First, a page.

When the Los Angeles County Economic Development Corp. studied potential water sources for the region last year, it concluded that increasing conservation, capturing storm water and recycling could yield roughly as much water as the Southland is getting from the delta.

“I’m not going to say it would be easy, or could be done overnight or would be cheap,” said Gregory Freeman, the corporation’s vice president. But “there are all these great opportunities for us to do self-help projects.

“The water solution of the next 100 years will be different from the water solution of the past 100 years,” he said.

Last year, the Orange County Water District began operating what it calls the world’s largest water reclamation plant, which purifies sewage that then is pumped into a groundwater basin supplying 2.3 million people. In Oxnard, a desalination plant is cleaning up local groundwater. Cities in San Diego County have contracted with a private firm that hopes to break ground this year on a seawater desalination facility in Carlsbad.

Even the Los Angeles Department of Water and Power is getting the message. Last year, the utility drew up a plan that calls for more outdoor water conservation, collecting storm flows and expanding the city’s recycled water pipeline system.

H. David Nahai, DWP’s general manager, calls the document “revolutionary” in its departure from L.A.'s historic water hunts.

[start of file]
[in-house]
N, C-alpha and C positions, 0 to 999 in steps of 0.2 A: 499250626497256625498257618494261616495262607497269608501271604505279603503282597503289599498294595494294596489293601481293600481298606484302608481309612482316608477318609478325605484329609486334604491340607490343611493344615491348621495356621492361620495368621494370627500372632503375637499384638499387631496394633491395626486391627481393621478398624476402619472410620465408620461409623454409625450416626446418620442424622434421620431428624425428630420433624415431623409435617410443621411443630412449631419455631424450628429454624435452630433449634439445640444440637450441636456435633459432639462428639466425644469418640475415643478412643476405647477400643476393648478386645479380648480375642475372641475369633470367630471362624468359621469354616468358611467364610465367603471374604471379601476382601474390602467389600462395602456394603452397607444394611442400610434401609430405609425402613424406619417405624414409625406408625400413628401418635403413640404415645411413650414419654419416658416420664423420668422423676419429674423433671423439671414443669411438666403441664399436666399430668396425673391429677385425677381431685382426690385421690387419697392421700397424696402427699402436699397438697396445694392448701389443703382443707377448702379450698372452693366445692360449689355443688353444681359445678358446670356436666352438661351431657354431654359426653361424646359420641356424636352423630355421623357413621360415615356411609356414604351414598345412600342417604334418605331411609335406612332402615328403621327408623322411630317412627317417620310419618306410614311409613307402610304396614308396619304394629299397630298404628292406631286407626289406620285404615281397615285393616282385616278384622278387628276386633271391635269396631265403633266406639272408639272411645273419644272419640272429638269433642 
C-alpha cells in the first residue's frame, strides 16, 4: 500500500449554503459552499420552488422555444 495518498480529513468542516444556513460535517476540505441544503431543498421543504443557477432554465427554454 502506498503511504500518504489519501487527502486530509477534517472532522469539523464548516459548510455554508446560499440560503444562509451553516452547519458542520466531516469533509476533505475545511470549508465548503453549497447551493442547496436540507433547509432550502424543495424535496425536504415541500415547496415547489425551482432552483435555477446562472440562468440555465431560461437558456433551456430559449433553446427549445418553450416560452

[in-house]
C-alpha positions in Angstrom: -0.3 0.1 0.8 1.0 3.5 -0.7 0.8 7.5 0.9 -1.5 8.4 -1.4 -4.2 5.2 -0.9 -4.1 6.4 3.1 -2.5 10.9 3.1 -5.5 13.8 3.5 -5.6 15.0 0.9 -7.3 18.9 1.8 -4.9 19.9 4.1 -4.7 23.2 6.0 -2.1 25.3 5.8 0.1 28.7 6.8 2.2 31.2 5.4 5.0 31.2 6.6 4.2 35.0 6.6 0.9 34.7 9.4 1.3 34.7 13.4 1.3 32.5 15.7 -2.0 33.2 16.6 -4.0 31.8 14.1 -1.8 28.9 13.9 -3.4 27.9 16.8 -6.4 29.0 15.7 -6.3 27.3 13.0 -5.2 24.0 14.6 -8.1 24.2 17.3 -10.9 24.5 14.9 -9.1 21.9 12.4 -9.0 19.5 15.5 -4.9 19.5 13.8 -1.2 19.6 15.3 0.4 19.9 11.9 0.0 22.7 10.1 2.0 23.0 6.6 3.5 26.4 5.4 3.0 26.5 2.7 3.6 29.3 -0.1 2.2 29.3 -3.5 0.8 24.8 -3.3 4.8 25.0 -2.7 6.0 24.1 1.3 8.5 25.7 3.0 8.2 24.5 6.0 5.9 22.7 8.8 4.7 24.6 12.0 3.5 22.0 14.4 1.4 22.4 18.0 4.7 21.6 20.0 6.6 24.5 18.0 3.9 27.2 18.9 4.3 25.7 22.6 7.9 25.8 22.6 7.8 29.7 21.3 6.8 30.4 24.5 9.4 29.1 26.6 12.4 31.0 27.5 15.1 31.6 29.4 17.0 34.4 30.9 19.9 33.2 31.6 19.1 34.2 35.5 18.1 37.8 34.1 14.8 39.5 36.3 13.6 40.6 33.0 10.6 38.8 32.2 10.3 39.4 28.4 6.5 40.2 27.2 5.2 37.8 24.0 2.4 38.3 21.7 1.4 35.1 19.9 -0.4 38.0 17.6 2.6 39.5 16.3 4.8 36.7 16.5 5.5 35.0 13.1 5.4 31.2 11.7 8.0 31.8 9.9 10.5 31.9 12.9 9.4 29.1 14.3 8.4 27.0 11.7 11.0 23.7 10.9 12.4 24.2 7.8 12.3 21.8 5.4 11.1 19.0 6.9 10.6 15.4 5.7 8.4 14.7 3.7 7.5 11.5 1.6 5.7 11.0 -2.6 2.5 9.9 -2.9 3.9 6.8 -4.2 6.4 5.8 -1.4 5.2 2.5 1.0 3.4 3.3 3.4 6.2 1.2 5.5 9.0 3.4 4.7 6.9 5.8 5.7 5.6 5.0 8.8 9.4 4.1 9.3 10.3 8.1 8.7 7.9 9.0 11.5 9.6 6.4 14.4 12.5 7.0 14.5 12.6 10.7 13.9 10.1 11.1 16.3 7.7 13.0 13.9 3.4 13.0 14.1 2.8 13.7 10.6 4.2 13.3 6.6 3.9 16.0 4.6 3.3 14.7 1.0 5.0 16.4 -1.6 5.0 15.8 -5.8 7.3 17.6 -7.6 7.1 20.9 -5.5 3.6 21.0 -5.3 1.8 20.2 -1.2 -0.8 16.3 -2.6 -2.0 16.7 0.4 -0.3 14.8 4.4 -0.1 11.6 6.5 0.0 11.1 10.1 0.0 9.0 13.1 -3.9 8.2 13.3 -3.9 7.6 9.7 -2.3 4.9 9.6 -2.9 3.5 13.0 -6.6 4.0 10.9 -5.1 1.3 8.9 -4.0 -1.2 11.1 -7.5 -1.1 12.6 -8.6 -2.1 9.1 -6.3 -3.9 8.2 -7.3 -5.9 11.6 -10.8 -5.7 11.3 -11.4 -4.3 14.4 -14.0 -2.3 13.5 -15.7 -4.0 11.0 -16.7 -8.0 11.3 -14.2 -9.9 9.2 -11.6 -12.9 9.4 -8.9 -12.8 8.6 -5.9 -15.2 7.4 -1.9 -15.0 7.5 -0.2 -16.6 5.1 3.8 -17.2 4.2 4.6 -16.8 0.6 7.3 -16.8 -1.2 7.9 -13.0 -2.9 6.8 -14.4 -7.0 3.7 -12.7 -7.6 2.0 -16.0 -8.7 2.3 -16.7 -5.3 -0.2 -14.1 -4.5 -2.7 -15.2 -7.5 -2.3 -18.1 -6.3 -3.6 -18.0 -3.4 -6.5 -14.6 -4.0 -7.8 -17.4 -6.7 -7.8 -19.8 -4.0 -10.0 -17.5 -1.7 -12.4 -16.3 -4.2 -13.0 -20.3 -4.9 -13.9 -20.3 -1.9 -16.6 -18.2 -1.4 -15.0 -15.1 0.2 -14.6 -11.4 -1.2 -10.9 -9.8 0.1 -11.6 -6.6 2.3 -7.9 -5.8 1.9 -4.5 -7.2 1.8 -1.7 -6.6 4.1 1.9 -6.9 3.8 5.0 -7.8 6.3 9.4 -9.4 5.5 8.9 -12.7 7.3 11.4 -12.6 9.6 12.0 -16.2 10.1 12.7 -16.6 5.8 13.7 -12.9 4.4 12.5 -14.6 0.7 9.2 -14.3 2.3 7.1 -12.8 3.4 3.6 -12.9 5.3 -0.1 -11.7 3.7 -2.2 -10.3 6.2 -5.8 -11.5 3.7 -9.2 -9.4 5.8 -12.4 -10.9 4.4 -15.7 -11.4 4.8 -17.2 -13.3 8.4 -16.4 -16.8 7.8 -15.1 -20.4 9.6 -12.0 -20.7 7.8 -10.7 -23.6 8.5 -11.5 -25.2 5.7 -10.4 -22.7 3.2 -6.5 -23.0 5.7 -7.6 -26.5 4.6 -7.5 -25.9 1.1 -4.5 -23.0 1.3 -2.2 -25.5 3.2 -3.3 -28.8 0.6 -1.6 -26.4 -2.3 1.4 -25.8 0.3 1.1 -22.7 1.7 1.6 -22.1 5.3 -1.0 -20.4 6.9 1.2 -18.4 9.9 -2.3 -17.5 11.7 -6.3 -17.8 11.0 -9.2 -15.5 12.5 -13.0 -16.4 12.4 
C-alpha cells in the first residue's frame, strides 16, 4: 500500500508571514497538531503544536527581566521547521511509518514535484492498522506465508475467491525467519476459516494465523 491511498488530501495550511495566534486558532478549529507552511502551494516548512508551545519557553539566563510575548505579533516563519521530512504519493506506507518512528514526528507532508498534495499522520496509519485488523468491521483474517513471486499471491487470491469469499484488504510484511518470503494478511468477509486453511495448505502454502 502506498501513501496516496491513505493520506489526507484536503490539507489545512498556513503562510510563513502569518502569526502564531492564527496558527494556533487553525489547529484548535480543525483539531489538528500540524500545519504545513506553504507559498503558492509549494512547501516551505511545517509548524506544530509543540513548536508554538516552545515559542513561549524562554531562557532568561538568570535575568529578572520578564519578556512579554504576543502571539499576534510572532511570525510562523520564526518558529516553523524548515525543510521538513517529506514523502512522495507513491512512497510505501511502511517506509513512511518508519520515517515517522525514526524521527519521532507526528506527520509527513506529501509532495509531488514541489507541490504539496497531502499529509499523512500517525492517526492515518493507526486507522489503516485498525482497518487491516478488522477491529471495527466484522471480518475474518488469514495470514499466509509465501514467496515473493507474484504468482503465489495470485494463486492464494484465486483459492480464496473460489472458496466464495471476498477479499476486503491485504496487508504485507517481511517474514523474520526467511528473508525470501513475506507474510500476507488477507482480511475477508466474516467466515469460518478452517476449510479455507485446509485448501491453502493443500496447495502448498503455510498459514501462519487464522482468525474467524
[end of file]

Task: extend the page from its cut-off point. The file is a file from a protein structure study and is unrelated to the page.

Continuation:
Among the ideas: reviving a proposal to pump treated wastewater into the San Fernando Valley aquifer, a project that died nearly a decade ago under a fusillade of “toilet-to-tap” criticism by Valley residents.

The plan would also require a $1-billion cleanup of the Valley’s groundwater basin, heavily contaminated by industrial pollutants.

And Nahai would like to see new developments built with porous parking lots, landscape swales and water-holding cisterns to retain more of the rain that sheets down streets during winter storms.

In the wet winter of 2004-2005, enough water poured from the mouth of the Los Angeles River into the Pacific Ocean to supply the city for more than a year.

When a master planned community called The Preserve was approved in Chino six years ago, developer Randall Lewis recalls, Davis and Atwater asked if he would mind “trying some things.”

Lewis installed pipes to carry reclaimed water to common areas, median strips and parks, all of which are irrigated with recycled water supplied by the Inland Empire agency’s sewage treatment plants.

Many lots are landscaped with drought-tolerant plants rather than grass. Runoff from streets lined with two-story houses flows into a 20-acre basin.

The area doubles as a burrowing owl sanctuary and a wetland, filtering the drain water before it flows into creeks and percolates back into the aquifer.

When the development is finished, Atwater says, none of its roughly 10,000 homes will need a drop of imported water.